Guinea pigs are a species of rodent that originated in South America. They’re thought to have been domesticated as early as 5000 BC, and they form a persistent part of the culture of many people within this area - statues dating back to 500 BC as well as later art all depict guinea pigs in a variety of different forms.
South America was home to the Incas
After being domesticated by Andean people, guinea pigs remained popular in the area for many thousands of years, and were extremely popular amongst the Incas. The Incan people were a South American civilisation that lived in and around the Andean mountains from the thirteenth to the sixteenth century, and were famous for their stunning works of art and breathtaking architecture. There’s evidence to suggest that guinea pigs lived closely with these people, and that for many years they were often found living in and around people’s homes as livestock. The guinea pigs were a curiosity, and so after the Spanish discovered the region in the 1530s, several boats brought them back across to Europe. Soon they were being kept in a number of different countries, and their endearing nature and shape made them popular pets for the children of wealthy families.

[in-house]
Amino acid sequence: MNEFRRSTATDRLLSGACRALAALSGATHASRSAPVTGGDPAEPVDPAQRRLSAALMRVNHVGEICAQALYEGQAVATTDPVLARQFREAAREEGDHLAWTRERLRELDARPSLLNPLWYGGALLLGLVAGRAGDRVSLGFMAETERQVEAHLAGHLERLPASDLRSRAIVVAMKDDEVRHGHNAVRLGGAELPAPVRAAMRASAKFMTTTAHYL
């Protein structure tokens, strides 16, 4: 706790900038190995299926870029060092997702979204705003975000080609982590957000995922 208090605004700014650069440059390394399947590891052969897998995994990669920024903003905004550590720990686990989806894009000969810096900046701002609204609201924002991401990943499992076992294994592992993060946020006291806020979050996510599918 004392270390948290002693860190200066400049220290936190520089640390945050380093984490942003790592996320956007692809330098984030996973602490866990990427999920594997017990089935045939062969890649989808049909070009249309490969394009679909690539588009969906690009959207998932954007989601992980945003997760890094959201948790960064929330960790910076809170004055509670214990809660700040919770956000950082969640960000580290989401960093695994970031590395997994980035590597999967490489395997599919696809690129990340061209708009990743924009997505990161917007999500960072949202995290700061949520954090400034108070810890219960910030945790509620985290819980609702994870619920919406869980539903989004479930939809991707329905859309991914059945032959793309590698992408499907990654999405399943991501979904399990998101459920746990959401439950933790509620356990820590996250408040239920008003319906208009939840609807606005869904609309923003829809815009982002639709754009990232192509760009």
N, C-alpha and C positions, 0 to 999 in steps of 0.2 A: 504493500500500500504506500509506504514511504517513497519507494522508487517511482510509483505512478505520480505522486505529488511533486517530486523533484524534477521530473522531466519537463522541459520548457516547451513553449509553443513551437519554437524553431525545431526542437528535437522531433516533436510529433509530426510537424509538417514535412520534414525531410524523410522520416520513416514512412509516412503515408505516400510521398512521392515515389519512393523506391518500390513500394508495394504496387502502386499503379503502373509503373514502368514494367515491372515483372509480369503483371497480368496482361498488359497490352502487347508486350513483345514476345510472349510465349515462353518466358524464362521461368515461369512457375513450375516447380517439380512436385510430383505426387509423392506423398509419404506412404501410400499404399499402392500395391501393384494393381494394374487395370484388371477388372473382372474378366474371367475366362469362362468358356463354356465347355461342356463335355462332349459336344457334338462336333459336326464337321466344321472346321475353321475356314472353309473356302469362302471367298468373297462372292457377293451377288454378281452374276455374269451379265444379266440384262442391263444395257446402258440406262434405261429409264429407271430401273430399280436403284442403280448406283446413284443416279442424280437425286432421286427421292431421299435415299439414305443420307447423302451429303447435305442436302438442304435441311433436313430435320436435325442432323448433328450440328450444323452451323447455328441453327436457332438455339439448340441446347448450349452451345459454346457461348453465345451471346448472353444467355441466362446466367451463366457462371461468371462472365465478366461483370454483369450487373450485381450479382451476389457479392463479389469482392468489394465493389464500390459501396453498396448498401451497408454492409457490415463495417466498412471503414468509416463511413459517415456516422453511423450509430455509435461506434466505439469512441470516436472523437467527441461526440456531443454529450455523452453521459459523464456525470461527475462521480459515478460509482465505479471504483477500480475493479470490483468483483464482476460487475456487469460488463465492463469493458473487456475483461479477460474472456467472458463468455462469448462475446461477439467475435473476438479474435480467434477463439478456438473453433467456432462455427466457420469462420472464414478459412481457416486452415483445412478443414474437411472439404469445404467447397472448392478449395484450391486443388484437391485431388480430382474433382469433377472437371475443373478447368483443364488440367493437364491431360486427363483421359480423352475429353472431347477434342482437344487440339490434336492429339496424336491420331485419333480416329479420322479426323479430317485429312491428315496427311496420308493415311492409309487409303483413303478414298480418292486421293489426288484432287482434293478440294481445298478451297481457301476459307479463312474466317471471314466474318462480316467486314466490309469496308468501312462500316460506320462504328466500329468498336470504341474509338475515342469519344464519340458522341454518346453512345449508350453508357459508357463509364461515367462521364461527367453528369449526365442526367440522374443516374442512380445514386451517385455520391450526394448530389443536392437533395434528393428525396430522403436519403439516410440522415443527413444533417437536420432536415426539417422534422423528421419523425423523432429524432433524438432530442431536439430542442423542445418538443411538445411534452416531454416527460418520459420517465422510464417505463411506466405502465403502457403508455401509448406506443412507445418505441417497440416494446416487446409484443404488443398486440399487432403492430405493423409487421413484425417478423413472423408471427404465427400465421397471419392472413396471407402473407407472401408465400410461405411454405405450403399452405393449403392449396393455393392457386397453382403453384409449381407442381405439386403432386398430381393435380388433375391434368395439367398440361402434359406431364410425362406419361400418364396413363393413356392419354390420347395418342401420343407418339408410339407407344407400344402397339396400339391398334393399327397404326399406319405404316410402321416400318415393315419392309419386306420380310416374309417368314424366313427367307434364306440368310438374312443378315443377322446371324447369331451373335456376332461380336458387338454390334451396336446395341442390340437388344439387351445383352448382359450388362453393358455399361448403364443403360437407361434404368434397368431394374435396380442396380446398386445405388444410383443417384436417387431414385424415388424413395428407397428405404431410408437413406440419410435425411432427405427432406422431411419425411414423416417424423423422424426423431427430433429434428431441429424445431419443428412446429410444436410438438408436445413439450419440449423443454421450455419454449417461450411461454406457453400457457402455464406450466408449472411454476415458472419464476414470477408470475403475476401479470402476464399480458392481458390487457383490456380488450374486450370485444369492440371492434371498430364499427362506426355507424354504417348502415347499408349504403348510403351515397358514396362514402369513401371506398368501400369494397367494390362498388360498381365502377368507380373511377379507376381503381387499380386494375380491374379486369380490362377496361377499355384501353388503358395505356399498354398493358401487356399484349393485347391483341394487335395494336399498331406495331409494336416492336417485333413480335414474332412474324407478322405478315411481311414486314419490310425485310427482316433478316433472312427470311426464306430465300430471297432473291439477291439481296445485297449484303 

Only the wealthy were able to afford guinea pigs at first - at the time they were a strange and exotic animal that would have cost a great deal of money to purchase and look after. Queen Elizabeth the First is thought to have been an early guinea pig owner, and during her reign they became fashionable throughout Britain. Today, they are relatively cheap, hold the title of one of the world’s most popular rodent pets, and come in many more colours than their wild ancestors would have originally been found in.
Some guinea pig species still live in the wild
In some South American regions they are still kept as household animals, and used for food, medicine, and participation in local customs. In the area guinea pigs are frequently given as gifts, and rubbed against people who are suffering from illness as they are thought to be useful for diagnoses. Domesticated guinea pigs as a species no longer exist in the wild, but very closely related species such as the montane guinea pig can still be found living in their natural habitat.